6. You get over-involved in others’ concerns so much that it takes a toll on you and makes you feel guilty, helpless, and responsible for changing their circumstances.
7. You often know what others need but are out of touch with your own.
8. You always want to find a solution—always.
9. You self-sabotage and invest way too much mentally, emotionally, and physically on everyone else but your own self.
10. You are unable to respect your own (and at times) others’ boundaries. You just can’t say no because what else are you supposed to say?
It’s important for us to understand that being there for someone doesn’t have to come at our own cost at all. And if we are consciously choosing to put our needs aside, then it wouldn’t cause any residue to build up.
Our sense of self-worth is not tied to our availability. In fact, the lack of it is.
And when we assume the responsibility of someone else’s life, we will end up feeling like a failure at some point because we are trying to control the uncontrollable.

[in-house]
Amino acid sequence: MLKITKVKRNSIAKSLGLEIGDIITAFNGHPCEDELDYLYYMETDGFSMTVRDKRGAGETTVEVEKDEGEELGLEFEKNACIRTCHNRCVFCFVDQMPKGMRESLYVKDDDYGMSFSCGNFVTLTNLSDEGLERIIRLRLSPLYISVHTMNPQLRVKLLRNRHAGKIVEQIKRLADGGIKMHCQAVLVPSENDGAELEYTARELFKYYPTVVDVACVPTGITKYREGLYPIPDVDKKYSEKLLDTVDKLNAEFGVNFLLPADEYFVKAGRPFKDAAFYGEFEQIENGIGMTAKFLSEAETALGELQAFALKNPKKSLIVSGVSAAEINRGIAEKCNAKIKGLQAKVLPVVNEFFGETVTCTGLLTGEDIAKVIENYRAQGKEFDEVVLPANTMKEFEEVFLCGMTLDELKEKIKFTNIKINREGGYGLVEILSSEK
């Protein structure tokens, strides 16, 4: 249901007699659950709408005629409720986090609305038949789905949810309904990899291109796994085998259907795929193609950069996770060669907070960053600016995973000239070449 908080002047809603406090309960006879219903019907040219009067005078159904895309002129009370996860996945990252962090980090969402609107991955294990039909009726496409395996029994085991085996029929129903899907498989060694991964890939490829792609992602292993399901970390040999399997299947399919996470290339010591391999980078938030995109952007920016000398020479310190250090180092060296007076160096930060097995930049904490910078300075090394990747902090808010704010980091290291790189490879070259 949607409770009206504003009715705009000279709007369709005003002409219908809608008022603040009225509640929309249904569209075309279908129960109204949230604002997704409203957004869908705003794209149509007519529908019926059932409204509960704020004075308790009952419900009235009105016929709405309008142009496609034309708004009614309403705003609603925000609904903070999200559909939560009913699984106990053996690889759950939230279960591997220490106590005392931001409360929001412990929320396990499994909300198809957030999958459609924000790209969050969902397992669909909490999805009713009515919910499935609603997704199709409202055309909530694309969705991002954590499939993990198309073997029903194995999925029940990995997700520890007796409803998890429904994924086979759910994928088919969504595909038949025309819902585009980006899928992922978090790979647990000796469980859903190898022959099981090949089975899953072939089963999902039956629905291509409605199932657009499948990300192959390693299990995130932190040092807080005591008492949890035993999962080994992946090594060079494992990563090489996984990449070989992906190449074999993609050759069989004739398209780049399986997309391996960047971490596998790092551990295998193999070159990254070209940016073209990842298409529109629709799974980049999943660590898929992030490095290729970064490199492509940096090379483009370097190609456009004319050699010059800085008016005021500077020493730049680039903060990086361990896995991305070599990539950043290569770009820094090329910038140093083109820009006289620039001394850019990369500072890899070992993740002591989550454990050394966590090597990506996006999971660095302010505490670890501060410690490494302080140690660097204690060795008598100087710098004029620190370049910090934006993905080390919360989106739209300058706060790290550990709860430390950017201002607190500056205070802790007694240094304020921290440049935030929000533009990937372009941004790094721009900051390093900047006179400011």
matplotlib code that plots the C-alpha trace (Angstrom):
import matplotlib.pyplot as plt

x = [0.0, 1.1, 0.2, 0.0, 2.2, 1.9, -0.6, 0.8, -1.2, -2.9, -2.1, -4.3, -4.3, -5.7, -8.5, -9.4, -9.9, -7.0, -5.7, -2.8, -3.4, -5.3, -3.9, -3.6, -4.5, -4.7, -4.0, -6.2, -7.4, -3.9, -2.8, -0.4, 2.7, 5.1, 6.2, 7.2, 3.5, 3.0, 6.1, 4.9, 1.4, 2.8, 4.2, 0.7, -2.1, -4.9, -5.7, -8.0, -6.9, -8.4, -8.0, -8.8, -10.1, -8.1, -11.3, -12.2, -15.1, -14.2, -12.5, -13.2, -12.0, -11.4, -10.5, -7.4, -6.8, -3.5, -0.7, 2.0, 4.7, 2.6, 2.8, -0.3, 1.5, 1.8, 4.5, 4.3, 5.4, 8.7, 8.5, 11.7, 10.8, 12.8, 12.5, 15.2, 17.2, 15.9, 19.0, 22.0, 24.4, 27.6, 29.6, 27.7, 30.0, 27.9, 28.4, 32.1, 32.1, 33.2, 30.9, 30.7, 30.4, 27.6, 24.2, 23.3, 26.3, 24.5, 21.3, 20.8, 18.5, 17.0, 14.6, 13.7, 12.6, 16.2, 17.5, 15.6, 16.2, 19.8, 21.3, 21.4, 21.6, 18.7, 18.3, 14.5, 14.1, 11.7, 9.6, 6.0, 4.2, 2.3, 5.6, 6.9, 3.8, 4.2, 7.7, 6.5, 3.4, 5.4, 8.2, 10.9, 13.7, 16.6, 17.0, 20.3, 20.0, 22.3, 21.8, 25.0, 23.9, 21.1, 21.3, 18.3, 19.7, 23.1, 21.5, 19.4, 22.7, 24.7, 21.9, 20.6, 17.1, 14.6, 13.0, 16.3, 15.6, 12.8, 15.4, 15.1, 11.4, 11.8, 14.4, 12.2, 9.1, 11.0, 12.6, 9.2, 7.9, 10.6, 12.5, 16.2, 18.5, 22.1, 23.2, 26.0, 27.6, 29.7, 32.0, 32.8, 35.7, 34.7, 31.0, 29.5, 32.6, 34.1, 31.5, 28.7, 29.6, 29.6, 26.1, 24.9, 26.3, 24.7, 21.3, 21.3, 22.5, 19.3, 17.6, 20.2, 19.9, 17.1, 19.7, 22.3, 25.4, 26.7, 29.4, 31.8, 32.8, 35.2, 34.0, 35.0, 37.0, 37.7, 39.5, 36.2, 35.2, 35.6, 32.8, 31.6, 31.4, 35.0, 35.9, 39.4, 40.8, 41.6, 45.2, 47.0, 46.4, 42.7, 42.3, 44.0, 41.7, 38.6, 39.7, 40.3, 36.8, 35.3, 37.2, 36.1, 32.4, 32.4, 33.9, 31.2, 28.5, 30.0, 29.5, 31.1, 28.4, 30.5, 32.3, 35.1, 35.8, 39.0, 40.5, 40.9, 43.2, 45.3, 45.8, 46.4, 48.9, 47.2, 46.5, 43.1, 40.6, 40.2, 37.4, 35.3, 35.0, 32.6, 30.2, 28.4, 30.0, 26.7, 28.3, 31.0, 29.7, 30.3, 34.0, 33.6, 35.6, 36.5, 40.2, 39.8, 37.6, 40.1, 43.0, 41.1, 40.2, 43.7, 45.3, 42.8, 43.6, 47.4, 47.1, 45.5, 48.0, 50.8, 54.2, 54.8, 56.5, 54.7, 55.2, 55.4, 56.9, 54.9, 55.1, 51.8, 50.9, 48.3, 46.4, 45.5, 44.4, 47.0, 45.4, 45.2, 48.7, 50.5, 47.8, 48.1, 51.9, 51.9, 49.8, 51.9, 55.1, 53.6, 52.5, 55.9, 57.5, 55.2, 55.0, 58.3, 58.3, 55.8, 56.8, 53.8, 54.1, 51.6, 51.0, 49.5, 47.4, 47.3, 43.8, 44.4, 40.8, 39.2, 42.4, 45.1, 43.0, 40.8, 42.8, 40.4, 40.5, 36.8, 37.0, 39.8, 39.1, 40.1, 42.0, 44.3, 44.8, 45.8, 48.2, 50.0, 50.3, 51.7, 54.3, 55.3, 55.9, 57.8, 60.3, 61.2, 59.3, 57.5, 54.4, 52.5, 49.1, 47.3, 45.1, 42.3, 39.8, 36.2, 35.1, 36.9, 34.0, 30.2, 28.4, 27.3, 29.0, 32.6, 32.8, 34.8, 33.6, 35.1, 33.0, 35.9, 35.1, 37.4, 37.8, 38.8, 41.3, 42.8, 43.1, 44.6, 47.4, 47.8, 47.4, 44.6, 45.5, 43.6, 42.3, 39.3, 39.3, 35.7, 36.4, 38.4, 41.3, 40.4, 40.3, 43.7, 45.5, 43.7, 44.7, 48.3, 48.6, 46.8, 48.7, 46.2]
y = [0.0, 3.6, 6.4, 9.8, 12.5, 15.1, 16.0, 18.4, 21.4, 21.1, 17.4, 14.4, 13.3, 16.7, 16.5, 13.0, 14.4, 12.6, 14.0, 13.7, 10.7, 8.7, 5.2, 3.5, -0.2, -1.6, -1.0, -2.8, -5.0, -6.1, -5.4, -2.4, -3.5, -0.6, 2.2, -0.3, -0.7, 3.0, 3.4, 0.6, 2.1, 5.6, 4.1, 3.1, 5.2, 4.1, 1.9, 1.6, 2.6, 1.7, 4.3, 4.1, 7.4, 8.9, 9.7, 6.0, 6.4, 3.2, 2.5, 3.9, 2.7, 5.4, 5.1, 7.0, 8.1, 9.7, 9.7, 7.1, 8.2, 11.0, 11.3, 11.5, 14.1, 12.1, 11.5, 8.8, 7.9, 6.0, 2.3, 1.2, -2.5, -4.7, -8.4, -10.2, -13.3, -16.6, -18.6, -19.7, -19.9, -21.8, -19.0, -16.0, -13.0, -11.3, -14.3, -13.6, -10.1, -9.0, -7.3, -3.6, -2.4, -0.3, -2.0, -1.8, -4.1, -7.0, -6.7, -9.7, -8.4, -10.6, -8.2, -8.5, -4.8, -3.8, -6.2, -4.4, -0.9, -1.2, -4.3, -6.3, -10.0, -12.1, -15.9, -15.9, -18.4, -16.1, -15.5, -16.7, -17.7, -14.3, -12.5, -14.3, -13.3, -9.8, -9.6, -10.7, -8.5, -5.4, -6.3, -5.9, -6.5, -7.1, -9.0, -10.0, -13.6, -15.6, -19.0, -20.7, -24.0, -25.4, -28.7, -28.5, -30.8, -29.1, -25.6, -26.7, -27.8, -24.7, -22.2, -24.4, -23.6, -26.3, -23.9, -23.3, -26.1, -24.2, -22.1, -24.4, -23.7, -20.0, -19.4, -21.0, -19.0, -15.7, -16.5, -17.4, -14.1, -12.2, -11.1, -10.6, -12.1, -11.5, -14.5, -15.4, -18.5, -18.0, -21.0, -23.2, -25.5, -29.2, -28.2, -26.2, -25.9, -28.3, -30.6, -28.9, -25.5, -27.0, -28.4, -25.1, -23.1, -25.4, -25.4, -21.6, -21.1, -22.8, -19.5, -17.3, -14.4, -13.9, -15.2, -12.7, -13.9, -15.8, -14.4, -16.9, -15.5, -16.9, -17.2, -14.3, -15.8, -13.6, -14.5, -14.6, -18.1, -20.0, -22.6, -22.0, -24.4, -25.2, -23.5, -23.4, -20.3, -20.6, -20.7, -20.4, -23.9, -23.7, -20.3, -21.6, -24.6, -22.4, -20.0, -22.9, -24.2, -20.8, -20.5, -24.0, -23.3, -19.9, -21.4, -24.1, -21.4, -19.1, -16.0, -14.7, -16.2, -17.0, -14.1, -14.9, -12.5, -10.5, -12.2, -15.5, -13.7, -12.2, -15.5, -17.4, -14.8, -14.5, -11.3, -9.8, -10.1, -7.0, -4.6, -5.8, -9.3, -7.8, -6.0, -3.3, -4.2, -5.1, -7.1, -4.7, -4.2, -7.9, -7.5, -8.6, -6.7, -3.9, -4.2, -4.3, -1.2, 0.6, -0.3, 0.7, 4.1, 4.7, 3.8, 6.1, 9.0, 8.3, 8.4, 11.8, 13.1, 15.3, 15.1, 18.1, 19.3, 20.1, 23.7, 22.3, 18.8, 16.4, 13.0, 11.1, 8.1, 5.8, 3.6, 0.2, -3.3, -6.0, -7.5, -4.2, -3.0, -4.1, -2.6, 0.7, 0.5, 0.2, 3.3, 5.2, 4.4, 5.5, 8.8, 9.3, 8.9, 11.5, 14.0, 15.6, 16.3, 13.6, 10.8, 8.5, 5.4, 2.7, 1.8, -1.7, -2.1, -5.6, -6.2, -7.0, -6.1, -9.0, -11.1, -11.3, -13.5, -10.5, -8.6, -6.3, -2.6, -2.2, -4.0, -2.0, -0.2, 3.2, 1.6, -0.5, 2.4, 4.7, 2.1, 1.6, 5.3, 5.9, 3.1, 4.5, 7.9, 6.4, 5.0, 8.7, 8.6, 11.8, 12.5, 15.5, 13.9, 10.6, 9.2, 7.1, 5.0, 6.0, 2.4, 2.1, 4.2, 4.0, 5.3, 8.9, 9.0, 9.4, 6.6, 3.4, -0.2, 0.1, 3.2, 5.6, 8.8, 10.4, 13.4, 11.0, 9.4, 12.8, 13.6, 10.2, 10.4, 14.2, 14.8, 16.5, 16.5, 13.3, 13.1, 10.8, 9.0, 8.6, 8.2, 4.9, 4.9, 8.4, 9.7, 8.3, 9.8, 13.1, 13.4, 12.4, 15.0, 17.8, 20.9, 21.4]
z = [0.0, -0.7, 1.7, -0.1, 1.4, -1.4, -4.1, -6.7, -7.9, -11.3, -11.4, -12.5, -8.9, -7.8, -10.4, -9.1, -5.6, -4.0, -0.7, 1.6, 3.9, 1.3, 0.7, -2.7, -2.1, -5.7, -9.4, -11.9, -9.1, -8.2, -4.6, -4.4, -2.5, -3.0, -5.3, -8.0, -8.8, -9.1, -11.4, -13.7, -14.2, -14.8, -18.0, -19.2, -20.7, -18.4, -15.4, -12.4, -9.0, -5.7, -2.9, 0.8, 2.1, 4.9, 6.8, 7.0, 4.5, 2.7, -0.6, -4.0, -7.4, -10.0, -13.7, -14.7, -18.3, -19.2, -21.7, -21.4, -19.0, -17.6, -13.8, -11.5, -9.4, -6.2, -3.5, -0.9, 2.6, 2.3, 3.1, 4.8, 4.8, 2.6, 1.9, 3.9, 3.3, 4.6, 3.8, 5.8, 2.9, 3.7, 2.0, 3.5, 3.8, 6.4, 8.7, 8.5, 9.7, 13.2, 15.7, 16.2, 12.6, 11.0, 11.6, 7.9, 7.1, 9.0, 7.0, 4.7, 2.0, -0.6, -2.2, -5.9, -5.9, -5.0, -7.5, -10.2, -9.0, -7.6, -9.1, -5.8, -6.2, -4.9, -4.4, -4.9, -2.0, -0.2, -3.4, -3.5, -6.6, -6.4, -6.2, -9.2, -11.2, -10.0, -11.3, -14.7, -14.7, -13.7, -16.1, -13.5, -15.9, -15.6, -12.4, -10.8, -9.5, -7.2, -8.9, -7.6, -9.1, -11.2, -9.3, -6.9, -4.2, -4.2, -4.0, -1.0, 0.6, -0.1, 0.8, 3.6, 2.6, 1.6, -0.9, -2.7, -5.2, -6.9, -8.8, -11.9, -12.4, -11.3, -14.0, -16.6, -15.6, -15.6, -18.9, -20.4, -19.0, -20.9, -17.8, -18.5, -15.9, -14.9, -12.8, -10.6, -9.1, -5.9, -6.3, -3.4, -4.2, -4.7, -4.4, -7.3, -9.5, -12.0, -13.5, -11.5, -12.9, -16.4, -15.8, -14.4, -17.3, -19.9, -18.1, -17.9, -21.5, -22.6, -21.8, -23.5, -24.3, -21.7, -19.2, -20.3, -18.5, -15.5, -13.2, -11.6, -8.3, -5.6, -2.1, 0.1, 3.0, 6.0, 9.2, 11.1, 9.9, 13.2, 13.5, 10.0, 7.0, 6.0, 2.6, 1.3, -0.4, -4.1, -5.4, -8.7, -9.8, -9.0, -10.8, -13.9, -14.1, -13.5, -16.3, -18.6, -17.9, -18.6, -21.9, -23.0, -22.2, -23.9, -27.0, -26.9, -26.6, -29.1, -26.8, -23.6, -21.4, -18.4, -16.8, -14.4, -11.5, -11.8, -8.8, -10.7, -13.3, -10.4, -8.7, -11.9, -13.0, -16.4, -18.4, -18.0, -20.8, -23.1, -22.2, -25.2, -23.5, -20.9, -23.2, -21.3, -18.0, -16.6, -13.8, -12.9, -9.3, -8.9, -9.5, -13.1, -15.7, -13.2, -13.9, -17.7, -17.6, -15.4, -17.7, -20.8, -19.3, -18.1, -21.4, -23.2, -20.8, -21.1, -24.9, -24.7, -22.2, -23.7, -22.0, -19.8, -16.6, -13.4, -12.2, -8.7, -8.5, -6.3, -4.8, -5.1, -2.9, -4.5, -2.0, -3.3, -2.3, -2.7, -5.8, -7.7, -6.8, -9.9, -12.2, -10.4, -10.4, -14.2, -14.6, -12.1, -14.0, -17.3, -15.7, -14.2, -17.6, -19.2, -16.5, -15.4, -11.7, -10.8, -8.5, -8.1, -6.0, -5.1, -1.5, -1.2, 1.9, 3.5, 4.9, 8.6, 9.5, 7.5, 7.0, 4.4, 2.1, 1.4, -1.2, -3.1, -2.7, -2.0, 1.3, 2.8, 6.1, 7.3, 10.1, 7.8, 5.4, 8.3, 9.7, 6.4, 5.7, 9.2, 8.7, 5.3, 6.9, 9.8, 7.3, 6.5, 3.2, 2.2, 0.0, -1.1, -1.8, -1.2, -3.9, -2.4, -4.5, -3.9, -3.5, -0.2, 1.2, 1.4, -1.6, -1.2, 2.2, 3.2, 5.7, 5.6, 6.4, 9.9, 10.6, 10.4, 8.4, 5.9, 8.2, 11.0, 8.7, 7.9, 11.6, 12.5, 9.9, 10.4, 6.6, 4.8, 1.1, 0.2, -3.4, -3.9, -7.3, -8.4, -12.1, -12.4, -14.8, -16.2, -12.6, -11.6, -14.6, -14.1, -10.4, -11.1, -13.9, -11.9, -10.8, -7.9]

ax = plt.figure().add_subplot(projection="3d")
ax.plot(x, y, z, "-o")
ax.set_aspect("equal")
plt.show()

It also disrupts and breaks relationships because it leaves people with uncomfortable feelings of being smothered and boundaries being encroached upon. In an attempt to “help,” “fix,” and “solve,” we become imposing and pushy.
Here’s what we can do instead:
1. Learn to listen more and talk less.
2. Offer help instead of imposing by being open and receptive. Asking if they need anything or if there is any way you can help is a great starting point, and if they do ask for help, then clarify what they would like you to do for them instead of assuming.
3. Empathy is great. However, we need to understand that no matter how much we empathize or know what’s best for the other, it’s still their choice. A genuine desire to help someone stems from a space of respect for where they are on their journey.
4. Remember, you can only offer support. You cannot change anyone or other’s circumstances unless they are willing to do so for themselves.
5. Work on yourself to break the belief that your sense of self is tied to how valuable you can be to someone else.
“Your own self-realisation is the greatest service you can render the world.” ~ Ramana Maharshi